China and Russia have maintained its opposition to THAAD, citing security concerns. Beijing has consistently said that the THAAD system could be used to monitor its missile launches as far inland as Xian in the northwest. Moscow, meanwhile, argues that the deployment could aggravate tensions in the Korean Peninsula. Last July, Russia urged South Korea and the U.S. to “weigh all circumstances and prevent any unreasoned actions which may lead to tragic and irreversible consequences for the situation both in North East Asia and beyond.” However, in an interview to Russian news agency Sputnik last September, the then South Korean President Park Geun-hye maintained THAAD will not be used against Russia or other countries. “There is no reason, nor practical benefit, for the THAAD system to target any third country, and the Korean Government does not have any such intentions or plans,” Park said at the time. “So far, the Korean Government has faithfully explained our basic position to the Russian Government. If Moscow feels that there is a need for additional explanation, the Korean Government will continue to communicate closely in the days to come.” South Korea is planning to deploy the anti-ballistic missile defense system by the end of this year.


Trump’s offer to Russia: an end to sanctions for nuclear arms cut

Trump’s offer to Russia: an end to sanctions for nuclear arms cut  (Source Reuters) U.S. President-elect Donald Trump will propose offering to end sanctions imposed on Russia over its annexation of Crimea in return for a nuclear arms reduction deal with Moscow, he told The Times of London. Criticizing previous U.S. foreign policy in an interview published on Monday, he described the U.S.-led invasion of Iraq in 2003 as possibly the gravest error in the history of the United States and akin to “throwing rocks into a beehive”. But Trump, who will be inaugurated on Friday as the 45th U.S. president, raised the prospect of the first big nuclear arms control agreement with Moscow since the Strategic Arms Reduction Treaty signed by President Barack Obama in 2010. “They have sanctions on Russia — let’s see if we can make some good deals with Russia,” the Republican president-elect was quoted as saying by The Times. “For one thing, I think nuclear weapons should be way down and reduced very substantially, that’s part of it. But Russia’s hurting very badly right now because of sanctions, but I think something can happen that a lot of people are gonna benefit.” The United States and Russia are by far the world’s biggest nuclear powers. The United States has 1,367 nuclear warheads on deployed strategic missiles and bombers, and Russia has 1,796 such deployed warheads, according to the latest published assessment by the U.S. State Department. Under the 2010 New START treaty, Russia and the United States agreed to limit the number of long-range, strategic nuclear weapons they can deploy.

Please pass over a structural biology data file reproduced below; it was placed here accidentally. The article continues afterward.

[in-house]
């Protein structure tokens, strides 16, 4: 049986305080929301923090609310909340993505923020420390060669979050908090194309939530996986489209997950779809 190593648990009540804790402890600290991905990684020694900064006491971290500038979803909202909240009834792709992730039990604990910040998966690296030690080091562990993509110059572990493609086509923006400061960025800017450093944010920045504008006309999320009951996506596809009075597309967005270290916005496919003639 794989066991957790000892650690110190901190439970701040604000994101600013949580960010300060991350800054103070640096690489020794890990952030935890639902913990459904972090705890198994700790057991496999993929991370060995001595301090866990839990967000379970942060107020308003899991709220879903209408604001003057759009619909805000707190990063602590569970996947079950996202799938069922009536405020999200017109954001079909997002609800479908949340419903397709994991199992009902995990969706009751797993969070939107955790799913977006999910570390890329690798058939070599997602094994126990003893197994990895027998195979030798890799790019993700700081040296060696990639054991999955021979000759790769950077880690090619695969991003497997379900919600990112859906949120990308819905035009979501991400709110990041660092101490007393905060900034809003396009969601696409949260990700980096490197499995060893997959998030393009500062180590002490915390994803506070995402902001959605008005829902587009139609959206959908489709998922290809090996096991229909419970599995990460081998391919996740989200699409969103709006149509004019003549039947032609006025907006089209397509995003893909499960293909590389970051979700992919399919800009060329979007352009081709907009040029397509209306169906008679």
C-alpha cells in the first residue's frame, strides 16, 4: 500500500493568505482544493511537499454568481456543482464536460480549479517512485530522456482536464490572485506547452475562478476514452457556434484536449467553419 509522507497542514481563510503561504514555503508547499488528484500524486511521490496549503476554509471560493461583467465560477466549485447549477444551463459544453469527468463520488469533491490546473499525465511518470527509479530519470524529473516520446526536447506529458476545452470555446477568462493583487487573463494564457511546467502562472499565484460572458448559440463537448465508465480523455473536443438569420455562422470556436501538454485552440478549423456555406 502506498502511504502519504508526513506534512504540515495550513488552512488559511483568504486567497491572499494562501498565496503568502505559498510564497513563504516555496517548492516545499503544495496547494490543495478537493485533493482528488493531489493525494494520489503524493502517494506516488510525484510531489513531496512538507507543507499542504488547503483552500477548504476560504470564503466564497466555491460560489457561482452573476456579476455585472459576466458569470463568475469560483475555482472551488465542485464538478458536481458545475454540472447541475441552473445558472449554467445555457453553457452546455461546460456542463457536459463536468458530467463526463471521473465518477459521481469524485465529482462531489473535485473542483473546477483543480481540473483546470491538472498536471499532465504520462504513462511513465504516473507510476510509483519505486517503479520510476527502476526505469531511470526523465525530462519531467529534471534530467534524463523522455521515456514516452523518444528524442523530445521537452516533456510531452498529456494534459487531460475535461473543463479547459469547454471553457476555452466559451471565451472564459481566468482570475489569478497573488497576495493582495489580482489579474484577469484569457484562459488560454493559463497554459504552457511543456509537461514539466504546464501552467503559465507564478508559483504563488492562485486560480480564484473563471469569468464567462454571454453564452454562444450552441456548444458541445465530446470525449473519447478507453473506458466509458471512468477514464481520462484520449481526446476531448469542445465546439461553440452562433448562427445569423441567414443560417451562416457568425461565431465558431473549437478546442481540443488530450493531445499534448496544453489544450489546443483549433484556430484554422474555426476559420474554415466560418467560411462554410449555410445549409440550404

Trump has said he will seek to improve relations with Moscow despite criticism that he is too eager to make an ally of Russian President Vladimir Putin. The United States and other Western powers imposed sanctions on Russia in 2014 over its annexation of the Crimea peninsula from Ukraine and its support for pro-Russia separatists in eastern Ukraine. Asked whether he would trust German Chancellor Angela Merkel or Putin more, Trump said: “Well, I start off trusting both –but let’s see how long that lasts. It may not last long at all.”

His relations with Moscow have faced renewed scrutiny after an unsubstantiated report that Russia had collected compromising information about Trump. The information was summarized in a U.S. intelligence report which was presented to Trump and Obama this month. The report concluded Russia tried to sway the outcome of the Nov. 8 election in Trump’s favor by hacking and other means. It did not make an assessment on whether Russia’s attempts affected the election’s outcome. Trump accused U.S. intelligence agencies of leaking the information from the unverified dossier, which he called “fake news” and phony stuff.” Intelligence leaders denied the charge and Moscow has dismissed the accusations against it.


A Nevada woman dies of a superbug resistant to every available antibiotic in the US

A Nevada woman dies of a superbug resistant to every available antibiotic in the US (Source

If it sometimes seems like the idea of antibiotic resistance, though unsettling, is more theoretical than real, please read on.

Public health officials from Nevada are reporting on a case of a woman who died in Reno in September from an incurable infection. Testing showed the superbug that had spread throughout her system could fend off 26 different antibiotics. “It was tested against everything that’s available in the United States … and was not effective,” said Dr. Alexander Kallen, a medical officer in the Centers for Disease Control and Prevention’s division of health care quality promotion. Although this isn’t the first time someone in the US has been infected with pan-resistant bacteria, at this point, it is not common. It is, however, alarming. “I think this is the harbinger of future badness to come,” said Dr. James Johnson, a professor of infectious diseases medicine at the University of Minnesota and a specialist at the Minnesota VA Medical Center. Other scientists are saying this case is yet another sign that researchers and governments need to take antibiotic resistance seriously.

Holness invites Israeli prime minister to visit Jamaica

Holness invites Israeli prime minister to visit Jamaica (Source Jamaica Observer)